FDNY firefighters pension payouts have cooled off a bit over the last year — but the fund’s long term prognosis is still shaky, according to a report released Thursday.
Of the 420 firefighters and officers who retired in 2016, nearly two-thirds (264) were eligible for pensions worth more than $100,000, the Empire Center said in an analysis posted on its website.
That’s three in five FDNY retirees for 2016, the Albany-based think tank said.
The average payout this year is $117,914 compared to $120,799 in 2015, the report found.
The small dip might be because of a slow down in the number of firefighters claiming three-quarter disability pensions, the Empire Center said.
But overall, the FDNY pension system is still in trouble, the non-profit reported.
There are 15,606 FDNY retirees currently — and the number of six-figure pensions has risen by 20% since 2011, the Empire Center said.
That year, 1.267 retirees had six-figure pensions; now the number is 3,184.
And 102 FDNY retirees are eligible for pensions over $200,000, the report said.
The FDNY’s retirement system is “financially the least robust” of all the city’s municipal funds, the Empire Center said.
It had a net liability of $8.9 billion in 2016, according to the report.
Empire Center research director E.J. McMahon said part of the FDNY’s pension fund’s fiscal challenges stems from an unexpected wave of 9/11-related disability retirements.
“The FDNY fund didn’t anticipate the surge of disability pensions it was going to get and while dealing with that, it also had to contend with the economic recession that hurt the market,” McMahon said.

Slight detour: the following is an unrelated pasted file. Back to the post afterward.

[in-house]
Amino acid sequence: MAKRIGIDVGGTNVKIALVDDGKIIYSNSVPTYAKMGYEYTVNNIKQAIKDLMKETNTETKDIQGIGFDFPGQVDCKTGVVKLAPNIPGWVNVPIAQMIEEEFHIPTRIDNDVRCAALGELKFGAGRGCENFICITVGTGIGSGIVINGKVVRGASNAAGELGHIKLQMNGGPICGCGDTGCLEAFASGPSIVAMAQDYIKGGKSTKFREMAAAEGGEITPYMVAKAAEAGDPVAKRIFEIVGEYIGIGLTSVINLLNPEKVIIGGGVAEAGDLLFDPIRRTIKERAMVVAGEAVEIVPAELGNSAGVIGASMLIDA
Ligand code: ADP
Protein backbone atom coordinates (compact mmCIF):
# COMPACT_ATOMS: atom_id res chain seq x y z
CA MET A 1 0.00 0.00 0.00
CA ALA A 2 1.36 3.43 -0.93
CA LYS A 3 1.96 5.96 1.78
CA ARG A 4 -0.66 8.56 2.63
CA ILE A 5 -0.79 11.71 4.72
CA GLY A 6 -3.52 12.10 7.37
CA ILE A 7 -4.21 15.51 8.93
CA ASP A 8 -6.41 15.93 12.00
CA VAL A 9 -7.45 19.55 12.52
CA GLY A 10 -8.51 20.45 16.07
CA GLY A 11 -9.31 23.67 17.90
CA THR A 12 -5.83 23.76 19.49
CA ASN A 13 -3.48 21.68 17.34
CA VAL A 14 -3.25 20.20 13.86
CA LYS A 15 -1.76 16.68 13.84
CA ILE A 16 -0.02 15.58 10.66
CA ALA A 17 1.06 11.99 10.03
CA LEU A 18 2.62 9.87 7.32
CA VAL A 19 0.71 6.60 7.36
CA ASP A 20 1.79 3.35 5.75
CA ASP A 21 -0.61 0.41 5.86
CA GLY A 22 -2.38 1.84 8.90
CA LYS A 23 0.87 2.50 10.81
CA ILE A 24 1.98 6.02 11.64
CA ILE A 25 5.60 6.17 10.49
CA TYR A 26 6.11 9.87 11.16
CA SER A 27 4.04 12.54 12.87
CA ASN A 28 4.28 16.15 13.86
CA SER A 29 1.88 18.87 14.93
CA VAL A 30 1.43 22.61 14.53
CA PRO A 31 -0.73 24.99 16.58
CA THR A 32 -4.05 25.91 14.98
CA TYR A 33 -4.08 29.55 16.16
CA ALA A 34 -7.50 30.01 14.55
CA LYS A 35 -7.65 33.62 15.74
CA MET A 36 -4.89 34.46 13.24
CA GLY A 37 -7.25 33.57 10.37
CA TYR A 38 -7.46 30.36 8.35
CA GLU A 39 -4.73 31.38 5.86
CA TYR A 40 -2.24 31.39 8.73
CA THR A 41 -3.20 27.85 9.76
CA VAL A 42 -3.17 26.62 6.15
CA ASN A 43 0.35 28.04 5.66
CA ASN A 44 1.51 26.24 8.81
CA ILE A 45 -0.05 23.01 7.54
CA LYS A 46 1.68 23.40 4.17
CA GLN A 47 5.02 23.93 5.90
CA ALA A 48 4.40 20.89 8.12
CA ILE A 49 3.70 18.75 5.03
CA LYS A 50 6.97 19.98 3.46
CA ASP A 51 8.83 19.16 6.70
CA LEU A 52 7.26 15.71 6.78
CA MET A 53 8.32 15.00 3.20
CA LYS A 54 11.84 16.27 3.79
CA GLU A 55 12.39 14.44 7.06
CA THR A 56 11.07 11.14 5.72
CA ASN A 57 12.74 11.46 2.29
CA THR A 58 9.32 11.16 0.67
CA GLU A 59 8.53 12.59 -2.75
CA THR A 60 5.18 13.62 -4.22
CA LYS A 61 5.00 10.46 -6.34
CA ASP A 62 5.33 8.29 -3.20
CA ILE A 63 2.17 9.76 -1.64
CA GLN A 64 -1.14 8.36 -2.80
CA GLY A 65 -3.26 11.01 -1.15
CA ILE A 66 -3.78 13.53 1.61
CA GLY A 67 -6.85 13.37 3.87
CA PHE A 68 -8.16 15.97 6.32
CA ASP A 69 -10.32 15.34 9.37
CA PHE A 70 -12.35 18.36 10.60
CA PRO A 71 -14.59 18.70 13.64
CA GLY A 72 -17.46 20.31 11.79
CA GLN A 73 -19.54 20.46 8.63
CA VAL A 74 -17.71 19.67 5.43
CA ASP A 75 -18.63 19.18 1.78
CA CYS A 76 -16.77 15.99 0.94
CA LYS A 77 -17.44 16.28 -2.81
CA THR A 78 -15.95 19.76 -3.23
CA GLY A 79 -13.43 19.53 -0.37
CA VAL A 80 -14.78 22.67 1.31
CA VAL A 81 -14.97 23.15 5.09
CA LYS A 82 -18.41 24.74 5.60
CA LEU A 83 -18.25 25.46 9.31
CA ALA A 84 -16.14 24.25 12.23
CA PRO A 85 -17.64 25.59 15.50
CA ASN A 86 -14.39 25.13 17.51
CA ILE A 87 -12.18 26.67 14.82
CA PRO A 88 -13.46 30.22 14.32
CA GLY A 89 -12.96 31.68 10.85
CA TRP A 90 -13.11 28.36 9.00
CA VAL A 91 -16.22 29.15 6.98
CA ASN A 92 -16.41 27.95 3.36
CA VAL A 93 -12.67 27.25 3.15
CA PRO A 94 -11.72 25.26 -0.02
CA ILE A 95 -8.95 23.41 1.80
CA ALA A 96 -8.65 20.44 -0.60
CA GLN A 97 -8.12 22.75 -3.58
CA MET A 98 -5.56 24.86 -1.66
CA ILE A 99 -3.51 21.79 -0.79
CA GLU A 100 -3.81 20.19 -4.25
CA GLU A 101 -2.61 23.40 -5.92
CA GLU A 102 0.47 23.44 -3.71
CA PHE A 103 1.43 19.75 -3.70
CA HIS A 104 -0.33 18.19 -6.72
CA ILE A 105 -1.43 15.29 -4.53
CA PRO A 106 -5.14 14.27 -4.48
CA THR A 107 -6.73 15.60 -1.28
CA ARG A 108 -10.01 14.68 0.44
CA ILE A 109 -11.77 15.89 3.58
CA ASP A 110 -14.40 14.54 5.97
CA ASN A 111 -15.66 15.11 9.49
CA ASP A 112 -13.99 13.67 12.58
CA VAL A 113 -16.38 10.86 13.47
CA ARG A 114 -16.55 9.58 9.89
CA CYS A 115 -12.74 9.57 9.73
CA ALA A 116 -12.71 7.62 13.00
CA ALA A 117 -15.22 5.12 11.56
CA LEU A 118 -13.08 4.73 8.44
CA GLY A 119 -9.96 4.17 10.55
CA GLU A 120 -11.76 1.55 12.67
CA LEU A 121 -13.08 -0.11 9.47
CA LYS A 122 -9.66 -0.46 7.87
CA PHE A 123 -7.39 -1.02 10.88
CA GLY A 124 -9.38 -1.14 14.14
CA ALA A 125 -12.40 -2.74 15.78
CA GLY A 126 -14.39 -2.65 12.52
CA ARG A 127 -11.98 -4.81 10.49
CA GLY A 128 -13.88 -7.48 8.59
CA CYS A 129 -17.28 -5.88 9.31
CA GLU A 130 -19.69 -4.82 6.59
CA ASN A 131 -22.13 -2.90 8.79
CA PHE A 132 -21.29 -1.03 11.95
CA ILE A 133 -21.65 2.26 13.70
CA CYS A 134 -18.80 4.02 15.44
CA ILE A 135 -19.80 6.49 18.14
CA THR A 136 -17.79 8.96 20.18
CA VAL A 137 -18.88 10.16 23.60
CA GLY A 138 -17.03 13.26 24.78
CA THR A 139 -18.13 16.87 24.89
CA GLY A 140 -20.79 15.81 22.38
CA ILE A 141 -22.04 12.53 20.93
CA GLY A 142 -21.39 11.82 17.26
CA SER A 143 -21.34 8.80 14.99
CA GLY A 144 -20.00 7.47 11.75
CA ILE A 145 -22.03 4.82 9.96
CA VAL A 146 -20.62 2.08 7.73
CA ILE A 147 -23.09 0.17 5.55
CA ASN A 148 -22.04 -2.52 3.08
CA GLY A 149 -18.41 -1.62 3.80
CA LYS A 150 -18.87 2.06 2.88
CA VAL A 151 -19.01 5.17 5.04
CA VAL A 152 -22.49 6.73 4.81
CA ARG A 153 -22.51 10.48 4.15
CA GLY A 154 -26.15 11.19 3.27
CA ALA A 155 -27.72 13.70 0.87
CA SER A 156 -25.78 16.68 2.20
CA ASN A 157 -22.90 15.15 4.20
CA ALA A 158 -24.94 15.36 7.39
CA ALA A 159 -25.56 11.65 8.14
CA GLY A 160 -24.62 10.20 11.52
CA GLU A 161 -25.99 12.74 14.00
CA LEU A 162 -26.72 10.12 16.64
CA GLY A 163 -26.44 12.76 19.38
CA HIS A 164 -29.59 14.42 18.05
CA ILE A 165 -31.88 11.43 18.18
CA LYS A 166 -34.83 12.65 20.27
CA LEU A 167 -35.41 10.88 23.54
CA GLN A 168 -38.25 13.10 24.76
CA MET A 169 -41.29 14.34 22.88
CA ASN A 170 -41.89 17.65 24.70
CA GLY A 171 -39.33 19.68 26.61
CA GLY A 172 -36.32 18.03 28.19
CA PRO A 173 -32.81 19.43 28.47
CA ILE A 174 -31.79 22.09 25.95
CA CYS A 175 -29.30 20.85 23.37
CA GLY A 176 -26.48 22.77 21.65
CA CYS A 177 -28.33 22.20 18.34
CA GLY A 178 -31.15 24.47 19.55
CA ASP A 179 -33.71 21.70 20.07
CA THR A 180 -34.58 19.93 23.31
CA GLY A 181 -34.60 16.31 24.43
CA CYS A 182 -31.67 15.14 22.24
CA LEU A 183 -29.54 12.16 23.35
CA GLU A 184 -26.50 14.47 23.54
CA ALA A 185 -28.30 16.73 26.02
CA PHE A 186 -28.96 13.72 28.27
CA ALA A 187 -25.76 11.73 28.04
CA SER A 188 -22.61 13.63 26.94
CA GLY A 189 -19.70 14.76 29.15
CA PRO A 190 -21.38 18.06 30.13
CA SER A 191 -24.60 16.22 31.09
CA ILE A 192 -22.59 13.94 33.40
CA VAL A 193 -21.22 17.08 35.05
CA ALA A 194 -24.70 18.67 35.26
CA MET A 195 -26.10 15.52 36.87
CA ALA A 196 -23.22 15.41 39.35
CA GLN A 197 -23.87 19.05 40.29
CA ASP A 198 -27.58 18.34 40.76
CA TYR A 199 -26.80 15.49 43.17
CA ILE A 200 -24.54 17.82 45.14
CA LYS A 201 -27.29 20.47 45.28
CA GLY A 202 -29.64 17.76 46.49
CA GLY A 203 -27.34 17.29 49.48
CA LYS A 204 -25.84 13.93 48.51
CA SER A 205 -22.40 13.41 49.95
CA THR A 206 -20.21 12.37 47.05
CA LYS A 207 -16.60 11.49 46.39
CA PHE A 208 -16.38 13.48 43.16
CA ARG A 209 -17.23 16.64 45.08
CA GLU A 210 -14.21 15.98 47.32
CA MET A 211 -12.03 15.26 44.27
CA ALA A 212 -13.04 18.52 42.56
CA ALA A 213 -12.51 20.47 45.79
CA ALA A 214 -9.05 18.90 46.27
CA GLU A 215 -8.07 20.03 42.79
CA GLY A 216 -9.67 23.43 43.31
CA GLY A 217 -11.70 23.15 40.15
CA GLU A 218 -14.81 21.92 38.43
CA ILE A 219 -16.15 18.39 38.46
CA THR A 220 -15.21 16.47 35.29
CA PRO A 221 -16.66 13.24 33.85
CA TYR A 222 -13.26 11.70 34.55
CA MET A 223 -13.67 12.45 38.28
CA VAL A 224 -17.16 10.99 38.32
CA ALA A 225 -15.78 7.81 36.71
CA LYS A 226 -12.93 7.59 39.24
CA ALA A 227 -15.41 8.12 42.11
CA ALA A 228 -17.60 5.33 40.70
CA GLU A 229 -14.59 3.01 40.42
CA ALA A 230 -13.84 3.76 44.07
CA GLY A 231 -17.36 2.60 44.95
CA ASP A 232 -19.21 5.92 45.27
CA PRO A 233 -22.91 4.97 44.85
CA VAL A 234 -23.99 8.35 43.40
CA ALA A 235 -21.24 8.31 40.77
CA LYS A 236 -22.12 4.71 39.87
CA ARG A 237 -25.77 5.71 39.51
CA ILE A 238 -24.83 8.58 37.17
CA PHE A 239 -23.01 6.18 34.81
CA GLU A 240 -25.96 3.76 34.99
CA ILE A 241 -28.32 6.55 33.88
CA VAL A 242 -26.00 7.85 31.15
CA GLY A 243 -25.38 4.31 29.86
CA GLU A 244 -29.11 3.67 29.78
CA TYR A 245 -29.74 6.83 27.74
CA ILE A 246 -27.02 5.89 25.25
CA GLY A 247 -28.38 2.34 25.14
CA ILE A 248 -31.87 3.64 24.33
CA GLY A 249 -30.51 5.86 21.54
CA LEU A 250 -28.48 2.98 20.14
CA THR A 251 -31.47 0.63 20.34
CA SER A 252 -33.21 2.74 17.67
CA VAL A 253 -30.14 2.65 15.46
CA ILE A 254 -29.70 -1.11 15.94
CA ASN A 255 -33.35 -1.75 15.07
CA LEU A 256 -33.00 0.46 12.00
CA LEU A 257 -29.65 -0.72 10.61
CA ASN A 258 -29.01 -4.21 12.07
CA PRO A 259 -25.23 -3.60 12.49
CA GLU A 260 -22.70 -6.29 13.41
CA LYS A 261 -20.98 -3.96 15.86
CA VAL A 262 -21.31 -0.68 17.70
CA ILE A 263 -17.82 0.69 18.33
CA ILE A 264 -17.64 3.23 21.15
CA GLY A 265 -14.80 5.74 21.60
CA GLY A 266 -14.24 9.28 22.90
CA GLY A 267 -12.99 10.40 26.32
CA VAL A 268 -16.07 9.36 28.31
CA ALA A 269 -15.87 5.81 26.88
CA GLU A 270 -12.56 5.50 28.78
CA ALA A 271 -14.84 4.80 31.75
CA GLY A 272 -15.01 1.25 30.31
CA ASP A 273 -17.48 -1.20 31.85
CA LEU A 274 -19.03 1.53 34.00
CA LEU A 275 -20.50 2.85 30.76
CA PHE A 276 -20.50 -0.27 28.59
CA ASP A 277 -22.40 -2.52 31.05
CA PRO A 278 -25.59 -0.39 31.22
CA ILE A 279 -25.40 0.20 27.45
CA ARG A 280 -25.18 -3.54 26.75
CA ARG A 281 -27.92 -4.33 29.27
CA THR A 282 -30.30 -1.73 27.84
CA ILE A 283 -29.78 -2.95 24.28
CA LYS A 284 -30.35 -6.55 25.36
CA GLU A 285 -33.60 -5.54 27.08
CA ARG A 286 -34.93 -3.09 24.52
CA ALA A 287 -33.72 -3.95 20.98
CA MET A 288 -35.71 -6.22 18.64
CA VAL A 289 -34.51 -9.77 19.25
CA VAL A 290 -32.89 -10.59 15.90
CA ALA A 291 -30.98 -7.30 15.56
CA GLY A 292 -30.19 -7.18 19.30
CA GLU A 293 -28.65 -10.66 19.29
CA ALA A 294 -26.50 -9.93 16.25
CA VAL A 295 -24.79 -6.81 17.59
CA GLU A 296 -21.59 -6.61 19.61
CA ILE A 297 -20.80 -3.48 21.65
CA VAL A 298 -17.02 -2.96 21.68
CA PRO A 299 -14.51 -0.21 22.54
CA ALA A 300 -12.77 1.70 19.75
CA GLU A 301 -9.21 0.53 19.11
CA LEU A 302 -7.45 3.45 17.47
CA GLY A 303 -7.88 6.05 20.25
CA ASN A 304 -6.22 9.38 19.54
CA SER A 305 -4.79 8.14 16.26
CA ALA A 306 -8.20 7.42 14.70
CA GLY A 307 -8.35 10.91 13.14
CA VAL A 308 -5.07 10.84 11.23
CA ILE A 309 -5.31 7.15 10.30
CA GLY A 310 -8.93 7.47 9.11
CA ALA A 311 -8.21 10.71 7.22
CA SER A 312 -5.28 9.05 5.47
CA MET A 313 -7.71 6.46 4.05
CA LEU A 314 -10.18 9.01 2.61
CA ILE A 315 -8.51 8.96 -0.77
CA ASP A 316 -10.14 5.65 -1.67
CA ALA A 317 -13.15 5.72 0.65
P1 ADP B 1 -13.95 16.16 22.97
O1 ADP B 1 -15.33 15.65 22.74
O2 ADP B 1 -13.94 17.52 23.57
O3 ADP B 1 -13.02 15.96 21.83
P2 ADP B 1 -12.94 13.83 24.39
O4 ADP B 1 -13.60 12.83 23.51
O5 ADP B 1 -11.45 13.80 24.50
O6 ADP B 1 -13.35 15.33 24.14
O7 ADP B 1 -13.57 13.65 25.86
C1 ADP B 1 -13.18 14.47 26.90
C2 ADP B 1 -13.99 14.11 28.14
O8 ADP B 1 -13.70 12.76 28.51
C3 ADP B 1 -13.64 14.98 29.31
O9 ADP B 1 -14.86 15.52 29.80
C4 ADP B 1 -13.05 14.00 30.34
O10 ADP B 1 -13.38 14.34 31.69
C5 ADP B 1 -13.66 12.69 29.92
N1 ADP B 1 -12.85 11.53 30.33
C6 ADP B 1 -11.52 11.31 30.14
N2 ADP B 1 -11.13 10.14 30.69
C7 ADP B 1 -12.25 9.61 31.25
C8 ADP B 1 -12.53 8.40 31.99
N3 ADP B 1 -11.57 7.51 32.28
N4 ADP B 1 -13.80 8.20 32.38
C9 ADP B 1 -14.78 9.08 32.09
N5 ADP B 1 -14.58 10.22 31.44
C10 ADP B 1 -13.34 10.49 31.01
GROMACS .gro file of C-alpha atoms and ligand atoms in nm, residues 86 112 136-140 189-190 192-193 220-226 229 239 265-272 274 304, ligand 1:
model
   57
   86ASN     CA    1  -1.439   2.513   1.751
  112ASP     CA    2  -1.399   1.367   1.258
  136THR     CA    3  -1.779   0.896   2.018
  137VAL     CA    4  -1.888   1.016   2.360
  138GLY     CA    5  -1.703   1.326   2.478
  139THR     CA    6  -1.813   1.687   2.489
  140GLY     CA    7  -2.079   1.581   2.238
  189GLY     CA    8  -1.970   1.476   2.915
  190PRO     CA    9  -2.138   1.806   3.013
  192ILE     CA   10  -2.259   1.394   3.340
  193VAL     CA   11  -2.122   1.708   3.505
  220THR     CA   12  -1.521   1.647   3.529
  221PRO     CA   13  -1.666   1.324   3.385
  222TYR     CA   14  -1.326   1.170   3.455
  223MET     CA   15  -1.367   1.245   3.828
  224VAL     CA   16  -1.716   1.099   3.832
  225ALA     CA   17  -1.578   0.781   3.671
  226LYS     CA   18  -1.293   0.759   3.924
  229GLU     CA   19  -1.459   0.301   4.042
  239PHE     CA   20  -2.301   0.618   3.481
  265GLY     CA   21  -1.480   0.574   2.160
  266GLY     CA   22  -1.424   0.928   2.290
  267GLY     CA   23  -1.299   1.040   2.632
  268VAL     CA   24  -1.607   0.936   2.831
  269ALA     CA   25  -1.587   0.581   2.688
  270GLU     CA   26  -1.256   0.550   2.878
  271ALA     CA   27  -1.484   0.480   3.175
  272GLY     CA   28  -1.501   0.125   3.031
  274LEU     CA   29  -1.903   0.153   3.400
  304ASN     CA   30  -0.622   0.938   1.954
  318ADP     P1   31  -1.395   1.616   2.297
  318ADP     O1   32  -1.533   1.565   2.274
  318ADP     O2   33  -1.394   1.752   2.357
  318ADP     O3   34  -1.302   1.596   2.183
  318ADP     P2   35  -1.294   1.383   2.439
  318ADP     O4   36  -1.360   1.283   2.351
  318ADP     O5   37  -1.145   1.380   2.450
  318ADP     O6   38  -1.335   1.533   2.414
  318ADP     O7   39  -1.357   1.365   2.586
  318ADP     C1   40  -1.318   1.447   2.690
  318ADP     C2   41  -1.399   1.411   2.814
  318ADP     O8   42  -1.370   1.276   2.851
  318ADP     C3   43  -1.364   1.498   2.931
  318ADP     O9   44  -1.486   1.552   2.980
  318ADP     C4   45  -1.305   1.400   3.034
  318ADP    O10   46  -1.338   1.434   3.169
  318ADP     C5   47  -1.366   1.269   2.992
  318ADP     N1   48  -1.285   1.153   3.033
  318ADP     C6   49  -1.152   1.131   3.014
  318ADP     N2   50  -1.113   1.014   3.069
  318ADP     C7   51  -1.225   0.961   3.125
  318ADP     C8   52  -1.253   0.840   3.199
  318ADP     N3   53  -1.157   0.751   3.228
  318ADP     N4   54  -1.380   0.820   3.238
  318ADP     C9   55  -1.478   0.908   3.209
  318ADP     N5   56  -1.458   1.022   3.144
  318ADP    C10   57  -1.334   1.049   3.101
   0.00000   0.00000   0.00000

The FDNY’s steepest expenses were likely in the past, he added.
“We’re not maintaining a value judgment on any individual in the FDNY. City pension expenses overall are very high,” he said. “We’re within a few years of hitting $10 billion,which would have been unthinkable in the recent past.”
Steve Cassidy, executive director of the city’s Fire Pension Fund, said overtime related to a contentious discrimination lawsuit filed against the department in 2007 was to blame for pumped-up pension payouts.
“Much of the increase in pensions is a direct result of Judge Nicholas Garaufis’ decision to freeze hiring several years ago, which required the department to dramatically increase overtime for its members,” Cassidy said.
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